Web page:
Meet the Muslim teenager using poetry to stop young people turning to Isis

17-year-old Aouda Ketrouci's words were used as part of a viral video created by #RejectISIS campaigners. Here, speaking to the Independent just hours before the terrorist attacks on Paris, she explains how easy it is for confused teens to be radicalised - and how she thinks the problem can be tackled

Jenny Marc
Wednesday 18 November 2015 16:31 GMT
17-year-old discusses anti-radicalisation in London

In the aftermath of Friday's terrorist attacks in Paris, a search for answers has begun. Details have already come to light, including most of the attackers’ identities. At least five of them were French, and had been converted to radical Islamism in the heart of Western Europe.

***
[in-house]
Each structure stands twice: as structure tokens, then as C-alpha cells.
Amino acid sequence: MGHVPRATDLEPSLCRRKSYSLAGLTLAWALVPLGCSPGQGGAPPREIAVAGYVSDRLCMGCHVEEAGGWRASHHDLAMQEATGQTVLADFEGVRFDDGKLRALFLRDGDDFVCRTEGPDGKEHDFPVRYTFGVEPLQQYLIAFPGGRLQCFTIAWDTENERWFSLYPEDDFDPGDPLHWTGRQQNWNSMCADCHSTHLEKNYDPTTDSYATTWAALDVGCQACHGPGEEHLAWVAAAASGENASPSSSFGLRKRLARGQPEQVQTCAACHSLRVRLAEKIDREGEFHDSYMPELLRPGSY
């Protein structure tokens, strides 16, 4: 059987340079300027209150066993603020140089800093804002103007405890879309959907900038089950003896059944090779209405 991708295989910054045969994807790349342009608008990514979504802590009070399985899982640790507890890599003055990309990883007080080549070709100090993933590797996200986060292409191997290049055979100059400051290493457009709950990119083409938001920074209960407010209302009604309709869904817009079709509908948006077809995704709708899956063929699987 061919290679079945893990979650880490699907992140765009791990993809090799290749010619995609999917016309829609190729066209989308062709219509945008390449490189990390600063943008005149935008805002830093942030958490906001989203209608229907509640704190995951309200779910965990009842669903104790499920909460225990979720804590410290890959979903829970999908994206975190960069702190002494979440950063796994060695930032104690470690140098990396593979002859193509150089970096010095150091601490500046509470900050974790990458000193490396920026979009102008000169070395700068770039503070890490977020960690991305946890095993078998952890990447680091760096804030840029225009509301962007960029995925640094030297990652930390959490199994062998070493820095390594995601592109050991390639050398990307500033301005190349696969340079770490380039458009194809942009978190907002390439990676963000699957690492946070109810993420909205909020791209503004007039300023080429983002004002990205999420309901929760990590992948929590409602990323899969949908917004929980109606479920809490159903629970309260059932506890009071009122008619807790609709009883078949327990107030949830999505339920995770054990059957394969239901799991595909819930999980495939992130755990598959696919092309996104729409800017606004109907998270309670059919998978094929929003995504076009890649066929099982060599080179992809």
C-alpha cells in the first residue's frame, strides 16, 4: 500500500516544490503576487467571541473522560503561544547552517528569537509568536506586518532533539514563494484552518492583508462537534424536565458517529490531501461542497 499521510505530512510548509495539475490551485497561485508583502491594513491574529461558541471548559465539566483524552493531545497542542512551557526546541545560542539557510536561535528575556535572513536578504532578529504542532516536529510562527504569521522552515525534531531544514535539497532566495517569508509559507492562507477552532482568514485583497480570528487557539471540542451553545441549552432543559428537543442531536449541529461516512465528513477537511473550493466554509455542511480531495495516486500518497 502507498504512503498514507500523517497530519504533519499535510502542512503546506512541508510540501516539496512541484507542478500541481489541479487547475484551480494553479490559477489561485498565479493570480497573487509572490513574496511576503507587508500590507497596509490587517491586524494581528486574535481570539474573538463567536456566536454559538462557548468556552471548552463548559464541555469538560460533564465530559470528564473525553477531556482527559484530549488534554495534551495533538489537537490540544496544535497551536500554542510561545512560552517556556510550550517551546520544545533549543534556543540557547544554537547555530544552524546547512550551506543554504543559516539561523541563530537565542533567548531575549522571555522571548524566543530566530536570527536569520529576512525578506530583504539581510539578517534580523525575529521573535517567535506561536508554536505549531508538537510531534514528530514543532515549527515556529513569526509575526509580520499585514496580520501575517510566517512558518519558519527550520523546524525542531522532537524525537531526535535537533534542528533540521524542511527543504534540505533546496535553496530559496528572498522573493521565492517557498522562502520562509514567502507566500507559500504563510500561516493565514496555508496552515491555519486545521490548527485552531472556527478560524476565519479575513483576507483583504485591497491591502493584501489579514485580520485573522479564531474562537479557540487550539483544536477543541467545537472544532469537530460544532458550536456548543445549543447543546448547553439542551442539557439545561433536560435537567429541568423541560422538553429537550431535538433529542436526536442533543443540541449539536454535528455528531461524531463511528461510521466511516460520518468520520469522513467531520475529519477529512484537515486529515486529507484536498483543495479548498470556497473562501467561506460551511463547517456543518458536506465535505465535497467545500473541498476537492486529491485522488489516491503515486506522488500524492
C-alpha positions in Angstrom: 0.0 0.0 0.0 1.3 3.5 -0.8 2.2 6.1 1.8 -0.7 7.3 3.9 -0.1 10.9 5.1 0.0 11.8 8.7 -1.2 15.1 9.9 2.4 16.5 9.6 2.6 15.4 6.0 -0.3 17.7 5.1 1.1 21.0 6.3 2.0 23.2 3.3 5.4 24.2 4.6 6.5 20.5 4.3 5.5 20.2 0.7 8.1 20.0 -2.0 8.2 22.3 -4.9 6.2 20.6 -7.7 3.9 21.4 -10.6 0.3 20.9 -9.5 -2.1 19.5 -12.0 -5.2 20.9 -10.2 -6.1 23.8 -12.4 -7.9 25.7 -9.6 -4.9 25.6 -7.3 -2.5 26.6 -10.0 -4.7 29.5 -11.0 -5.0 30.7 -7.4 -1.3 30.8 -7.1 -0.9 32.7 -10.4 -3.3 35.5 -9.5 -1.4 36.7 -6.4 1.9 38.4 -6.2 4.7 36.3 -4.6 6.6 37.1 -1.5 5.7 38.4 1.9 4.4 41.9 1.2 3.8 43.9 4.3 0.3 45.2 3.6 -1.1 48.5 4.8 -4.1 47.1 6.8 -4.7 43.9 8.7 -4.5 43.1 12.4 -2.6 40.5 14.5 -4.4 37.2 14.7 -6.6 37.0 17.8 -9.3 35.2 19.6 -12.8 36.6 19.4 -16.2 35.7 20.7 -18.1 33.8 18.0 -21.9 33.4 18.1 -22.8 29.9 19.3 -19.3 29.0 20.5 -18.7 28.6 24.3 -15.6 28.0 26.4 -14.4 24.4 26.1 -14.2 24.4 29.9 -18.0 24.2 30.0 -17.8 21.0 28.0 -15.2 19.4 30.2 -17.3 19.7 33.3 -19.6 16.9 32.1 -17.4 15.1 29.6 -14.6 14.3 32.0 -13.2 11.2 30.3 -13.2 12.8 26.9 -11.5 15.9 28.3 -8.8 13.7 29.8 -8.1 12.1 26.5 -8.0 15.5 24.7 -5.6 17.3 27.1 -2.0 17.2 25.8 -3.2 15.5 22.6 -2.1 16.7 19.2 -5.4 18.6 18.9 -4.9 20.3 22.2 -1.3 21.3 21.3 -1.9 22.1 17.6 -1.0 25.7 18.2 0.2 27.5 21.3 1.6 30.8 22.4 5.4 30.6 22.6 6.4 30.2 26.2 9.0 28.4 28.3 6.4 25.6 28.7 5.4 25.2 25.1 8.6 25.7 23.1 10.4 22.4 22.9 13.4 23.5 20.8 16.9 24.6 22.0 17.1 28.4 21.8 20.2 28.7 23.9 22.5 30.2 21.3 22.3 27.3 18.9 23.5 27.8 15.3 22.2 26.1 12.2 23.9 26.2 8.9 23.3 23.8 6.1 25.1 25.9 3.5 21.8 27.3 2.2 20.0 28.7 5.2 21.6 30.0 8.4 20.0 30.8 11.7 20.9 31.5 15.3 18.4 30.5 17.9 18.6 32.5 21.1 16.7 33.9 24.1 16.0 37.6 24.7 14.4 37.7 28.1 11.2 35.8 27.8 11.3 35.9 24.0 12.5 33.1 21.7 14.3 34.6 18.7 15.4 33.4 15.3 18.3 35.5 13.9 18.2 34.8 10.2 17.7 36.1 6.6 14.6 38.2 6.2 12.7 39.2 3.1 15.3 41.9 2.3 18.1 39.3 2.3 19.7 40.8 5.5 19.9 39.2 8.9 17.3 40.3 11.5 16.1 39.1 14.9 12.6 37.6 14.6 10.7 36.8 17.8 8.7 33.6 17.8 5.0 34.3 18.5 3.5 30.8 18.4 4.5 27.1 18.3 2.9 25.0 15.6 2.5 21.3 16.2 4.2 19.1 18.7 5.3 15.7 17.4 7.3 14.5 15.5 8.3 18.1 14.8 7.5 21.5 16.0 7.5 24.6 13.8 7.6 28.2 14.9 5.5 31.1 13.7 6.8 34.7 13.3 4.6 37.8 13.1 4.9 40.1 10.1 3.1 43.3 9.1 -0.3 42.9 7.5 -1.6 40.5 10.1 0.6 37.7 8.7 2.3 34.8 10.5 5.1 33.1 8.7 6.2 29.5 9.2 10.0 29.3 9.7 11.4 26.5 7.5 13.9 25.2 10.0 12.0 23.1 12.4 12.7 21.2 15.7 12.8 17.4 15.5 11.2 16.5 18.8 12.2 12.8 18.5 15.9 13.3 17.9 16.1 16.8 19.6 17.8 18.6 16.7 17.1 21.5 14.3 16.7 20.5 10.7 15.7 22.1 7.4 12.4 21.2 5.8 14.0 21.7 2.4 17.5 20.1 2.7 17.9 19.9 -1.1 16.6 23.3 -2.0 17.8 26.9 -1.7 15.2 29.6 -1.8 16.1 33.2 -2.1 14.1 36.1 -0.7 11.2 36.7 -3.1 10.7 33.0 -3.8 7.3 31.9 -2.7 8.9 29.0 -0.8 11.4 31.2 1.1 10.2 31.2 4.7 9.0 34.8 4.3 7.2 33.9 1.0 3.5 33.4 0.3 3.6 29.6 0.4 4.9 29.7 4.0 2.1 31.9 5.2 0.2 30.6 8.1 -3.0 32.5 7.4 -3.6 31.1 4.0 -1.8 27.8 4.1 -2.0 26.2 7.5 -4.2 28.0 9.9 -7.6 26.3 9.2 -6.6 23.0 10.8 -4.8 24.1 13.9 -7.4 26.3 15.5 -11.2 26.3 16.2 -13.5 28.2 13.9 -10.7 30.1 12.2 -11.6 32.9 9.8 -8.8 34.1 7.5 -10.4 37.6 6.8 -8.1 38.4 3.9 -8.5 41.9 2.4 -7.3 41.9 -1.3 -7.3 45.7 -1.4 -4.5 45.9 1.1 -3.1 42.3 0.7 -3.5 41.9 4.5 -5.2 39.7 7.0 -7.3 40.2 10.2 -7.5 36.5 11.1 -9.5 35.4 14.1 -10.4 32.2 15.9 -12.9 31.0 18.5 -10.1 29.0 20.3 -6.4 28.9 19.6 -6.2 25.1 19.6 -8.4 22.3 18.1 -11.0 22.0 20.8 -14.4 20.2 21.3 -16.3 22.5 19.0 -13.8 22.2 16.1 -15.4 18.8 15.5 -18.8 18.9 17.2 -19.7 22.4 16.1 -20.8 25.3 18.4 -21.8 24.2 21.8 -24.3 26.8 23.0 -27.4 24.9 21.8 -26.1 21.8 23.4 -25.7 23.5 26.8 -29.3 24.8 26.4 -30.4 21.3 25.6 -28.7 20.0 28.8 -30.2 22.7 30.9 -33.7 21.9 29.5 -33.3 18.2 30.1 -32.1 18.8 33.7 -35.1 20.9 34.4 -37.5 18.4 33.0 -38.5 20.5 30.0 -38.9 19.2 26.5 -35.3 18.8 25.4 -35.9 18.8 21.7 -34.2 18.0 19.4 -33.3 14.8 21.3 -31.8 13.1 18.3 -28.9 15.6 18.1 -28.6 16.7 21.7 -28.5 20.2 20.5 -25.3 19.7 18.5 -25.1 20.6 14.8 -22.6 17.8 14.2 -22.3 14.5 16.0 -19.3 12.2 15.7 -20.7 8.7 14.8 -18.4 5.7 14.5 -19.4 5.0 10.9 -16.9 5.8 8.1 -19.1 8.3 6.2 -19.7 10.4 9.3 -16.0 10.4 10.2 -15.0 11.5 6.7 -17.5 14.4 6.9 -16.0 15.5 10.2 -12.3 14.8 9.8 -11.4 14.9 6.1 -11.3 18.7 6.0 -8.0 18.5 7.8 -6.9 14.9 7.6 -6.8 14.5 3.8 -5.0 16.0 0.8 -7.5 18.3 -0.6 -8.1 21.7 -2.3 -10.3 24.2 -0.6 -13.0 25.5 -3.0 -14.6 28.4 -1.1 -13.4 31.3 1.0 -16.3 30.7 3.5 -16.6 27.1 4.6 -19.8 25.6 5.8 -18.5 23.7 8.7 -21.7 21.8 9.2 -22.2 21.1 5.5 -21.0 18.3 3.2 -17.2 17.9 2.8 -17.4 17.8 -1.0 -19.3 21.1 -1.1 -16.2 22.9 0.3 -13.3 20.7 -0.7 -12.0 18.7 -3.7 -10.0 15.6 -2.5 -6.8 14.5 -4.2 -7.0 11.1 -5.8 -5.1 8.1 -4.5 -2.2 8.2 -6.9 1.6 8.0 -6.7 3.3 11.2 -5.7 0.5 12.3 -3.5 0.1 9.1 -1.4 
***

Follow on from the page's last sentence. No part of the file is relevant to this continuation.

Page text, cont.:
Poet and student 17-year-old Aouda Ketrouci, from east London, is part of the anti-radicalisation campaign, #RejectISIS. She describes how she too came into contact with people trying to radicalise her and other young Muslims in London.

Earlier this year, Aouda wrote poetry to address the process of radicalisation and the complexities that surround it. She explores how, though nearly all young Muslims acknowledge that extreme ideologies are wrong, it can be confusing to be presented with them when facing a host of other teenage dilemmas about personal identity - from body image and racial heritage to understanding your place in the world.

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